BusinessBusiness RecoveryPension protection fund reporting causes IP headache

Pension protection fund reporting causes IP headache

IP community frustrated by news that 200 insolvency practitioners have been reported to their professional bodies for missing the 14-day deadline to inform the Pension Protection Fund (PPF) of an insolvency

The news that 200 insolvency practitioners have been reported to their
professional bodies for missing the 14-day deadline to inform the Pension
Protection Fund (PPF) of an insolvency, has left a bad taste in the mouth of the
IP community.

Darren Toms, associate director for the Alexander Forbes Trustee Services,
flagged the situation up last week with representative body R3.

Toms said, even though IPs are legally obliged to report a pension fund that
may be in need of state aid, the crux of the issue lay in funds only coming to
light ‘months after the initial appointment’ of an insolvency practitioner to
run a failing company. The licensing chiefs for IPs have supported this view.

The situation has also caused the licensing bodies an administrative headache
because of the sheer volume of complaints.

‘Clearly it does clog up the system with a lot of complaints, and these are
not really misconduct matters,’ said David Kerr of the Insolvency Practitioners
Association.

The PPF puts away cash to pay out compensation in the event of a pension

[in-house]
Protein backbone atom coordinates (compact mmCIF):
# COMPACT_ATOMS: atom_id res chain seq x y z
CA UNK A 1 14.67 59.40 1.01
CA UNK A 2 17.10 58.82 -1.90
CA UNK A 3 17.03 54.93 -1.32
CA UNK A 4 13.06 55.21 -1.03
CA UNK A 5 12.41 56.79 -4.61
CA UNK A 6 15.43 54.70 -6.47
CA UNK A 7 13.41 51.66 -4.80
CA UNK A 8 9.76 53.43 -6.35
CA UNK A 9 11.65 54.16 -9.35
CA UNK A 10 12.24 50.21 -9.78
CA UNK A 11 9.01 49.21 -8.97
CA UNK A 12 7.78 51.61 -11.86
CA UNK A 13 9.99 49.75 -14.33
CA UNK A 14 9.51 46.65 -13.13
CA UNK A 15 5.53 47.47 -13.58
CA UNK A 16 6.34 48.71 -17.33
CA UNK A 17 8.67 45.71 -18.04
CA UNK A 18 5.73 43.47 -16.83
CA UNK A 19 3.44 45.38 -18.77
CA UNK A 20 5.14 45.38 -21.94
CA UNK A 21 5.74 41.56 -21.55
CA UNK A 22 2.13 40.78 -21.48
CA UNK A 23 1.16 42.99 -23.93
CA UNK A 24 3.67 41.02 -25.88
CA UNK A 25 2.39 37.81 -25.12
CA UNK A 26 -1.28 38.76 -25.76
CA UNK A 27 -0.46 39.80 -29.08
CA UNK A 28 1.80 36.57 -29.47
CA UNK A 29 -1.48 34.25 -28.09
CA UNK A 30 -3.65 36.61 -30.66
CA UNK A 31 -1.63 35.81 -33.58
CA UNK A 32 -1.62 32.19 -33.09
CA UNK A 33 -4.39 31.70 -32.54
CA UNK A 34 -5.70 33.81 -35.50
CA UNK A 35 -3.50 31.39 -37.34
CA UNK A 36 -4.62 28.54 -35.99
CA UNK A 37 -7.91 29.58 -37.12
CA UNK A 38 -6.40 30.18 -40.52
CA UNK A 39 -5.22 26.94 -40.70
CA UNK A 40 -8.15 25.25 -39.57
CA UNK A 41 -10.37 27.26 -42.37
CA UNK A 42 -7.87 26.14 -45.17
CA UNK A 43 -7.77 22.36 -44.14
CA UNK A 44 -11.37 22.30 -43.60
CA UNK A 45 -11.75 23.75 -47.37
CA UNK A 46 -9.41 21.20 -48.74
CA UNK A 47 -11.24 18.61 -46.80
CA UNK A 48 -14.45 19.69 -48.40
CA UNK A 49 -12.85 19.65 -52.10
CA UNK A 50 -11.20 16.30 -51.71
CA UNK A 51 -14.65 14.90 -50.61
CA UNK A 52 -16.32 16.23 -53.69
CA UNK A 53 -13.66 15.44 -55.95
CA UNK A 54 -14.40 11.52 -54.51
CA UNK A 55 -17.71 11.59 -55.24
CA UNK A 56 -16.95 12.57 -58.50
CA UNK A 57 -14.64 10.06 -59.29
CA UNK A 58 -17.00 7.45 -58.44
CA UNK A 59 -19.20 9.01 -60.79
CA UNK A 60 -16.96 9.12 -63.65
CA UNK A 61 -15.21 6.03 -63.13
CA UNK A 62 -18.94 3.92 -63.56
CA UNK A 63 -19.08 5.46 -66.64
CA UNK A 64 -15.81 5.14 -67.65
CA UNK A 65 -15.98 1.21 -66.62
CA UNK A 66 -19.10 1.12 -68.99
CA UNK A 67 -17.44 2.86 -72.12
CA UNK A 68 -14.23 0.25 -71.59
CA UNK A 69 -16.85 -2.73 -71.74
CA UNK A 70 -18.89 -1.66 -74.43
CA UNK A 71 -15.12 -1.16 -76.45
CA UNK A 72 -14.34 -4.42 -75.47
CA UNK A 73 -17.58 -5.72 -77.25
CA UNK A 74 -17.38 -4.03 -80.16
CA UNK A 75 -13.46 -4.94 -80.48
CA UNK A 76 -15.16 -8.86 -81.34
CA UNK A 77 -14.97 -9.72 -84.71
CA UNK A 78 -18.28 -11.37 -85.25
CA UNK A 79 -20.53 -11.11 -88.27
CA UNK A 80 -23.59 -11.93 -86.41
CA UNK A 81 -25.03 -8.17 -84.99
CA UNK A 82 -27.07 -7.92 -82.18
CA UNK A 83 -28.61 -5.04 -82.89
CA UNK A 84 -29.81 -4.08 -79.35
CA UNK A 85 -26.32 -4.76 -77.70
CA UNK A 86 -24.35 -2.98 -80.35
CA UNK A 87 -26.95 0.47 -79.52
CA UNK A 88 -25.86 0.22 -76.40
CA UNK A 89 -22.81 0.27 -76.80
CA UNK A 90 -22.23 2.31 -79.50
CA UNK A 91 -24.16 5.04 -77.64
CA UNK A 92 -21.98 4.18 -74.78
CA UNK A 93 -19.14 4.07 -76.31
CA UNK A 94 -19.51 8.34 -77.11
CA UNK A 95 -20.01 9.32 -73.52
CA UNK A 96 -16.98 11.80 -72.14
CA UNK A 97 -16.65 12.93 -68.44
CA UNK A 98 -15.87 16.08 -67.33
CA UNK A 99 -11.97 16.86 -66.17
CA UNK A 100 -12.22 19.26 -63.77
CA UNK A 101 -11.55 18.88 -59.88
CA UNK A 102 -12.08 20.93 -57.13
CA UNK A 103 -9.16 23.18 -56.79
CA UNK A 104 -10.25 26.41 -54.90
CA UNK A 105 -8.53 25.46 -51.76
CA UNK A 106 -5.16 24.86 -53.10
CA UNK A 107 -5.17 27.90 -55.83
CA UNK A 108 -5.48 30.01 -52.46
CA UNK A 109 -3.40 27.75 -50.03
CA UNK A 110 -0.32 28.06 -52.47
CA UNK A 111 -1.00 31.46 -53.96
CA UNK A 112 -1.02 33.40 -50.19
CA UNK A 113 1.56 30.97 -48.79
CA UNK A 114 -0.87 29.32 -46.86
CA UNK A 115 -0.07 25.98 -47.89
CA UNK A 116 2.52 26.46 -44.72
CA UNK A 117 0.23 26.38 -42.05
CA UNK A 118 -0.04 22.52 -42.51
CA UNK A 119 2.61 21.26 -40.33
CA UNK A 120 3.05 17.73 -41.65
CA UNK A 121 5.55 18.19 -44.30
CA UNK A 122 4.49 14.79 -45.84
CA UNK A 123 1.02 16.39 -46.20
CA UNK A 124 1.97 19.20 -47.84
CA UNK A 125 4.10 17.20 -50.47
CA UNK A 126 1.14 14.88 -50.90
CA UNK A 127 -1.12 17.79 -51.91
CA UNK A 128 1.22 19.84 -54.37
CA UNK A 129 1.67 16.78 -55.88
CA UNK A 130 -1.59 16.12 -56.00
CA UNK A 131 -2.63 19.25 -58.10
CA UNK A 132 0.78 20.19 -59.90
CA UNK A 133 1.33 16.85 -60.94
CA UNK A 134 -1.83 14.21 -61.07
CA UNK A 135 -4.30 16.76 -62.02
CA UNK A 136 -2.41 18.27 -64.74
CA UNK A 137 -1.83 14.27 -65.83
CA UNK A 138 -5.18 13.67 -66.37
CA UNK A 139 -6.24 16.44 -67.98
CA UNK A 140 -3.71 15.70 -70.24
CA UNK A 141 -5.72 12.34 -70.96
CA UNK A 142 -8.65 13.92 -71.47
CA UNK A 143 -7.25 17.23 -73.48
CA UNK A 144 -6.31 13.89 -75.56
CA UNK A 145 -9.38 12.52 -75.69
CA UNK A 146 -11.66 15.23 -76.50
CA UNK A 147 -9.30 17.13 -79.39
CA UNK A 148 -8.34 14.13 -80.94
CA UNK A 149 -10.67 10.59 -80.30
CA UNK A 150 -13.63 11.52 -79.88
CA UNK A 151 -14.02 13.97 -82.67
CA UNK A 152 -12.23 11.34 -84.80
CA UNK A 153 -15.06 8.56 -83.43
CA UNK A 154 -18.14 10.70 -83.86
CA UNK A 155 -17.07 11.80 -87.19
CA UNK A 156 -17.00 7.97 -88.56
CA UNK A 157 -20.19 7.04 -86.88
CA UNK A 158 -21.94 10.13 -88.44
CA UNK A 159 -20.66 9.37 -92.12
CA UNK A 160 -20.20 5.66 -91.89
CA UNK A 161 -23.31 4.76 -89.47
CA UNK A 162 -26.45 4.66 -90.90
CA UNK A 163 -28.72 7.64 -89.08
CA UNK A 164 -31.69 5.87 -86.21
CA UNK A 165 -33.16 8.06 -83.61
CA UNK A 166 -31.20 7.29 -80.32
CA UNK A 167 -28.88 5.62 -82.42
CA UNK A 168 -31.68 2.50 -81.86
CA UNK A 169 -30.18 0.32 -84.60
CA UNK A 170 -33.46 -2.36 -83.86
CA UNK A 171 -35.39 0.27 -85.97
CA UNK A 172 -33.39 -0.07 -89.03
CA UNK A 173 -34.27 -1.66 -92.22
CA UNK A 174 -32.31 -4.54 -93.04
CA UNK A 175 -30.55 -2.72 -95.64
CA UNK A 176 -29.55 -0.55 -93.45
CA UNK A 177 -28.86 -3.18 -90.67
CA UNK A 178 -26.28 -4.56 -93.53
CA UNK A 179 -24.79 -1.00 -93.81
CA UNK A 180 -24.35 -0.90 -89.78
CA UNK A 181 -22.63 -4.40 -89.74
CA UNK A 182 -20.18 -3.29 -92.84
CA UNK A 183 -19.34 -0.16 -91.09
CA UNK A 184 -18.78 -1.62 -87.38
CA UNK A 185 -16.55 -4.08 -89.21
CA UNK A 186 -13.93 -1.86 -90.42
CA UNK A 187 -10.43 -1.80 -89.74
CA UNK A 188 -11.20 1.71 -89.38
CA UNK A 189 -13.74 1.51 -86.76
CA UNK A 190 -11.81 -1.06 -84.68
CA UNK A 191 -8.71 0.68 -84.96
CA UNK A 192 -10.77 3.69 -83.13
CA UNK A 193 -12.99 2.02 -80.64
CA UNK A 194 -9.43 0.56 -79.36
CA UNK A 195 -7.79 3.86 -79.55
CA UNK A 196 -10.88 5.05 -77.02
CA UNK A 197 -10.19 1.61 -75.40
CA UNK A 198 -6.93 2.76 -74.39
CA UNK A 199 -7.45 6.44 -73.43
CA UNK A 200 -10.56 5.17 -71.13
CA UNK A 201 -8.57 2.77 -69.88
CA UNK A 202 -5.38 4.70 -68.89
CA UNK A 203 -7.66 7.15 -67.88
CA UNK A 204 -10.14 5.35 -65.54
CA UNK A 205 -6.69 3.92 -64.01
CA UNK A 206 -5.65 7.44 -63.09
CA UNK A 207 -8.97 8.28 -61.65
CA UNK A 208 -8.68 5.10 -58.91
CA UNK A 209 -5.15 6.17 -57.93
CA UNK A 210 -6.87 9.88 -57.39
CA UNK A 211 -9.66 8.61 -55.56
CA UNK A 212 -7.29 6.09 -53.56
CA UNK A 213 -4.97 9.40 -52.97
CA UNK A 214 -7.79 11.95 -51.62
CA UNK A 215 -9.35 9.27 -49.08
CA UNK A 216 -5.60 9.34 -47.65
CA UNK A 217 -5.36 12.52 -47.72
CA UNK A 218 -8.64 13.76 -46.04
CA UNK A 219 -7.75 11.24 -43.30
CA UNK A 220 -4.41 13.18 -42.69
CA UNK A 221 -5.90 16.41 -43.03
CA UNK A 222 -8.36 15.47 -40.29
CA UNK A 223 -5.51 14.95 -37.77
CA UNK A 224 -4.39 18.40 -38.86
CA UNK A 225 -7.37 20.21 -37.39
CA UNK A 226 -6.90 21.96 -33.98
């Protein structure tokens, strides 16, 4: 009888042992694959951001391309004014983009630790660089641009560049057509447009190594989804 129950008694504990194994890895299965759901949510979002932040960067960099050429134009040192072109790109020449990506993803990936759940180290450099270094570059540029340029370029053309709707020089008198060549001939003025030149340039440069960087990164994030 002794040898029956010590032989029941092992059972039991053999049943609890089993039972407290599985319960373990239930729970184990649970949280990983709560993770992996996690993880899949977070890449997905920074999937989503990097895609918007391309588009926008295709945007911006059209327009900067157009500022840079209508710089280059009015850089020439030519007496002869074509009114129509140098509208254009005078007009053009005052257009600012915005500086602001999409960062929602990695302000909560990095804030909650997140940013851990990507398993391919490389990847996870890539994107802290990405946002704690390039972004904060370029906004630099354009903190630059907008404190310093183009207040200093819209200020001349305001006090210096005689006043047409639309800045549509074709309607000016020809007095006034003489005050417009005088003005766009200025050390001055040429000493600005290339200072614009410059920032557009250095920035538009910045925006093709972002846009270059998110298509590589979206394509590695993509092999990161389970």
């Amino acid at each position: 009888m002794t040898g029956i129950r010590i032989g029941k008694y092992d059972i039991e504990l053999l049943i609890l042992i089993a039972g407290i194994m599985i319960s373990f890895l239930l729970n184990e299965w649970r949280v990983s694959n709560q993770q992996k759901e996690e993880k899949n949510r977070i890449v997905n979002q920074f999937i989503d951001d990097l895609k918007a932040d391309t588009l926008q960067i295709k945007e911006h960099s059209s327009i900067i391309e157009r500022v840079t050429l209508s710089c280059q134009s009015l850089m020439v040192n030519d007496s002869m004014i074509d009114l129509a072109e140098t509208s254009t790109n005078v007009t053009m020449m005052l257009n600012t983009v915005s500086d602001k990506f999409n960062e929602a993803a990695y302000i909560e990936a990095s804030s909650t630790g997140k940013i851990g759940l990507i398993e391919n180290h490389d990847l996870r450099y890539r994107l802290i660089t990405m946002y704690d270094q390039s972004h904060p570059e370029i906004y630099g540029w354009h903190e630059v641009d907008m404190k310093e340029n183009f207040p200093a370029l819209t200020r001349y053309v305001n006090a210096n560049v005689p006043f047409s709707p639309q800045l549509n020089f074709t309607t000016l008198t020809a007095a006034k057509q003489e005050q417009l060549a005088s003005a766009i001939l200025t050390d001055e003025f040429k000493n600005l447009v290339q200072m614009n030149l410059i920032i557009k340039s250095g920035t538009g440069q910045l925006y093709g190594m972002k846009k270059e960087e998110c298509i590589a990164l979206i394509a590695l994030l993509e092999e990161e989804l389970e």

scheme being wiped out after a business collapse.

Wayne Harrison, the IPA’s head of regulation, has been at the forefront of
efforts to resolve the issues for IPs struggling to find schemes in companies
they take on.

Harrison has said the PPF is putting the finishing touches to a search engine
which will allow IPs to immediately check whether a company has an occupational
scheme. He said: ‘The records tend not to be that great with an insolvent
company and it can take a long while to go through the banking book and identify
payments that have gone through to a qualifying scheme.

‘The primary objective is to maximise the return for the creditors and, if
possible, save the business, so the IP can uncover a scheme six, seven or eight
months down the line.’

In the current environment Harrison added it was ‘crucial’ for the PPF to be
informed when a company with a qualifying scheme went under.

The PPF has thrown up other related issues. Pension holders will have to
weigh up whether switching to a defined contribution scheme would be better in
the current insolvency climate.

Paul McGlone, principal and actuary at Aon Consulting, said: ‘For those high
earners in schemes where the sponsoring employer is at serious risk, the
opportunity to transfer out before insolvency is one that should not be ignored.

‘In general terms, the higher your deferred pension, then the bigger the
impact that insolvency could potentially have on you.’

Companies have also had to address their PPF commitments while staving off
the threat of insolvency. ‘For companies on the brink of facing insolvency these
additional levies would be a particular concern. It certainly is a significant
cost for many of our clients,’ said Mathew Boyle of law firm Dundas &
Wilson.

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